When Summer Praetorius, author of this issue’s cover story, shared this photo of her brother, Jebsen, with me, I was enchanted beyond belief. It’s like a Norman Rockwell painting, I told her. It conjures up the boy’s entire world.
“It’s one of my favorite photos,” Praetorius said. Her mother walked back to the house to get her camera when she saw Jebsen sleeping inside the tire. “But it does give me a mix of emotions. It gets to the essence of the junkyard identity we shared, but also depicts Jebsen’s vulnerability.”
Praetorius is a paleoclimatologist. She excavates sediments and fossils to create portraits of the Earth we might see again in the future. With the heat rising, the portraits may one day inspire humanity to cool down.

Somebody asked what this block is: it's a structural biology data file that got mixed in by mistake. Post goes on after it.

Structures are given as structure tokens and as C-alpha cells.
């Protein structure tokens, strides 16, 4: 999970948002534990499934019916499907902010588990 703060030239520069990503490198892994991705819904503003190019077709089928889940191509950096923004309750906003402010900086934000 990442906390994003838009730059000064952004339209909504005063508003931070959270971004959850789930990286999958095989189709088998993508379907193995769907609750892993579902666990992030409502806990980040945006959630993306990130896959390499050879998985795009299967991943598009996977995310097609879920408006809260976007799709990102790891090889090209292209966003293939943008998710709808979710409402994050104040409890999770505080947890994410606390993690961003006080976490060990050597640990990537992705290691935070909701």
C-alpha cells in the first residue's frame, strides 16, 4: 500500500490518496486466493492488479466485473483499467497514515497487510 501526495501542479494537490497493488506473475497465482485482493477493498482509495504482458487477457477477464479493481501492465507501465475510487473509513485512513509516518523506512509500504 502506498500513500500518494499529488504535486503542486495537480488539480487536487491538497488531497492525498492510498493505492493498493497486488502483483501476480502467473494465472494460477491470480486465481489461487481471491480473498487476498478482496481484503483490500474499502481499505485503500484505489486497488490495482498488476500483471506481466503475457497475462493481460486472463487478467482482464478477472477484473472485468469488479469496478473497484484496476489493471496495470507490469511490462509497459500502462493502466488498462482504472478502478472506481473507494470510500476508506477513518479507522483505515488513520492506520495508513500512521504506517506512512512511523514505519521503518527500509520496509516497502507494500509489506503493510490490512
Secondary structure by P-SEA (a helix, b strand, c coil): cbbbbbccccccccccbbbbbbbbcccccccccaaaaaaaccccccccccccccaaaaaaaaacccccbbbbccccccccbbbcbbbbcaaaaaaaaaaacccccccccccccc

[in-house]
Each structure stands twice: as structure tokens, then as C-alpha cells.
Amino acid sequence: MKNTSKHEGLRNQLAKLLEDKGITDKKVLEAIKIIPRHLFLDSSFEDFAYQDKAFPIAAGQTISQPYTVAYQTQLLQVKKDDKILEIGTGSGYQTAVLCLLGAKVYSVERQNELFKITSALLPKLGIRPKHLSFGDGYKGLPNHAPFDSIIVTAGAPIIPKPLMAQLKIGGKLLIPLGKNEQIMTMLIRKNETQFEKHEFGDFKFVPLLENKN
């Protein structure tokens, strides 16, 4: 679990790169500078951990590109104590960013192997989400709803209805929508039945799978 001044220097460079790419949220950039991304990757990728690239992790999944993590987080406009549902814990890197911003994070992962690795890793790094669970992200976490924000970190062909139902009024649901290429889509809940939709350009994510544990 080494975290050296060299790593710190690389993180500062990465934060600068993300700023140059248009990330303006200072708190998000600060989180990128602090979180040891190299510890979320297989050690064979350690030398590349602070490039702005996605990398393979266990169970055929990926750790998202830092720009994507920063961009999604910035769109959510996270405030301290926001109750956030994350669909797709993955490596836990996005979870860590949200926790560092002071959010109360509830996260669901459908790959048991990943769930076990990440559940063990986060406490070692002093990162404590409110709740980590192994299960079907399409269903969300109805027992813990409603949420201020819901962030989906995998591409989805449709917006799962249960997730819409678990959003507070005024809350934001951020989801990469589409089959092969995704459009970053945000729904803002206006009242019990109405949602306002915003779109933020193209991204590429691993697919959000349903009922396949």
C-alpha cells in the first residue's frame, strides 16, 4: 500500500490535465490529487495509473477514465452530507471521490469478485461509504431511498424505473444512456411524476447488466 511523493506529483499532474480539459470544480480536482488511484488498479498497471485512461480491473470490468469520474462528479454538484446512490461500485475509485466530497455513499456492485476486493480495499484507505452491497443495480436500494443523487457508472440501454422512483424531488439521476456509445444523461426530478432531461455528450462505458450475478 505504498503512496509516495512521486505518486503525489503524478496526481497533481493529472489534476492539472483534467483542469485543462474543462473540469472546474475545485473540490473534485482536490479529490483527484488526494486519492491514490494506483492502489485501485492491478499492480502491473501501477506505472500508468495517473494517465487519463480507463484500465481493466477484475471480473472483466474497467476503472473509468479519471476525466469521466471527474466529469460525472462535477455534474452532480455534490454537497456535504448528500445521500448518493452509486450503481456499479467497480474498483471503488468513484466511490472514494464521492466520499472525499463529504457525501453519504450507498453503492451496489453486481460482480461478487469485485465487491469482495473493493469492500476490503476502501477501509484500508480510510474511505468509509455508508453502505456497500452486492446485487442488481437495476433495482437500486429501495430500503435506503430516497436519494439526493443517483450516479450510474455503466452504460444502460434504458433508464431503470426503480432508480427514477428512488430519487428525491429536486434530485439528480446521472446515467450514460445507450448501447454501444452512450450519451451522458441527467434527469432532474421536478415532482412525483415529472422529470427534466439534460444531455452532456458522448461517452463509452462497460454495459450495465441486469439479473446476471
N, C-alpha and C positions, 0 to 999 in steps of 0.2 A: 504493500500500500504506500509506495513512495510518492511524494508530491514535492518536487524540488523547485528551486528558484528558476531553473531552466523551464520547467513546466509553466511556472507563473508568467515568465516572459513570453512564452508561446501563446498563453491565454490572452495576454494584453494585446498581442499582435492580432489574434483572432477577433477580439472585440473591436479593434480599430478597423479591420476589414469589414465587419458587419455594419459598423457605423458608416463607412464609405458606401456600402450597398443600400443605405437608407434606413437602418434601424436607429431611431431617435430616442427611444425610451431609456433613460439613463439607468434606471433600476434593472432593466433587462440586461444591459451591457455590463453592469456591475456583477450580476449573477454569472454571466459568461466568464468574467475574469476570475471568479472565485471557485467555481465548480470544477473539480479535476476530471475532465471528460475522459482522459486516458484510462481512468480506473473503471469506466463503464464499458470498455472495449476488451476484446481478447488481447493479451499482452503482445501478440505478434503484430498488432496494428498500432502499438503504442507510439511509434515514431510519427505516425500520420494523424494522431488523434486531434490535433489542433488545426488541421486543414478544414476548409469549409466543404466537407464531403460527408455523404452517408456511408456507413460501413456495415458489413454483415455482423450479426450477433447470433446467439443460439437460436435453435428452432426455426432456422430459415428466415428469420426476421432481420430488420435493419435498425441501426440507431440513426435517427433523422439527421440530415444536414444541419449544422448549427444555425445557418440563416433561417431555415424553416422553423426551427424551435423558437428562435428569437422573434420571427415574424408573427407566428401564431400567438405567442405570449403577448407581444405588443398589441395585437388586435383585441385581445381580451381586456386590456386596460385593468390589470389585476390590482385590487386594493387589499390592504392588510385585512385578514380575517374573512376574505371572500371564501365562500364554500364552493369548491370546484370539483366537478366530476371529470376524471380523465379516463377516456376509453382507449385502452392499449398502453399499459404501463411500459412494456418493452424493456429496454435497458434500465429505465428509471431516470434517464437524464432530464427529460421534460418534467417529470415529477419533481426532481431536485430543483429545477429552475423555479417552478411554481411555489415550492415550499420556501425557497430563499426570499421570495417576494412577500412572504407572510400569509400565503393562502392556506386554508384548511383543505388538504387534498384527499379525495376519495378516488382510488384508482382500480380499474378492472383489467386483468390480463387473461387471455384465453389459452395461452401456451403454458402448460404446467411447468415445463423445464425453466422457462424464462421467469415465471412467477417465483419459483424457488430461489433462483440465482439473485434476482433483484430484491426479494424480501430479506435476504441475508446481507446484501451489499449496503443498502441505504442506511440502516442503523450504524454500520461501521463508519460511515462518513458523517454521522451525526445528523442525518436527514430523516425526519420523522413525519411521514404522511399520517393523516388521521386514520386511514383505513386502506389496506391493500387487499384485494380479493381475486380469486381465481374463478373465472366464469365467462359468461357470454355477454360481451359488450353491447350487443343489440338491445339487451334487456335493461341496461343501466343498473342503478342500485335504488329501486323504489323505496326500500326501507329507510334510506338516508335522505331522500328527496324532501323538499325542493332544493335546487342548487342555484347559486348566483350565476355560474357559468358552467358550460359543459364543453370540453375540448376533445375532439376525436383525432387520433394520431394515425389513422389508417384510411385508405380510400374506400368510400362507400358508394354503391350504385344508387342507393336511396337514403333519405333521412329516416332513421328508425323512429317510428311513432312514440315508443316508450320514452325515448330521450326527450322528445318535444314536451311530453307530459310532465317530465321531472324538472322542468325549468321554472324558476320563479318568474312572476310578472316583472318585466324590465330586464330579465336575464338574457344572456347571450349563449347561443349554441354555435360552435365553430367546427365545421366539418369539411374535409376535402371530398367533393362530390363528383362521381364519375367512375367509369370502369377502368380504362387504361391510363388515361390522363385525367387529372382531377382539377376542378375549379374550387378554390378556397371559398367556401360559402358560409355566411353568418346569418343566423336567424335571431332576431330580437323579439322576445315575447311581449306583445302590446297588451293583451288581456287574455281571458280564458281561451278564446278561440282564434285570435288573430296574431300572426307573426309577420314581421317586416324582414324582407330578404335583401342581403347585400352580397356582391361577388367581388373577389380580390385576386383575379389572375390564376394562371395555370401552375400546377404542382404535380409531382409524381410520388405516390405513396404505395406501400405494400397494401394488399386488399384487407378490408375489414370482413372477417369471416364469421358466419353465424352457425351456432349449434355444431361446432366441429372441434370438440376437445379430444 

The seeds of Praetorius’ career were planted at the junkyard, owned by her father, where she grew up in upstate New York. She and Jebsen wandered through the woody acres of rusted cars, school buses, and boats. They were explorers of lost civilizations.
Praetorius got hooked on geology in the ninth grade. Her science teacher, Jonathan Heiles, took the class on a field trip to see a solid rock wall along the Hudson River. Its layers represented a sequence that started millions of years ago. “Realizing each layer was a specific event, and that they could be preserved over that immense amount of time, was a moment I’ll never forget,” Praetorius said.
“The Great Forgetting” is an excavation of Earth’s past and Praetorius’ own. She juxtaposes the arc of her science with the arc of her brother’s life. The two narratives flow alongside each other, crossing paths, culminating in one of the most moving stories we’ve ever published.
Cover illustration by Katherine Streeter.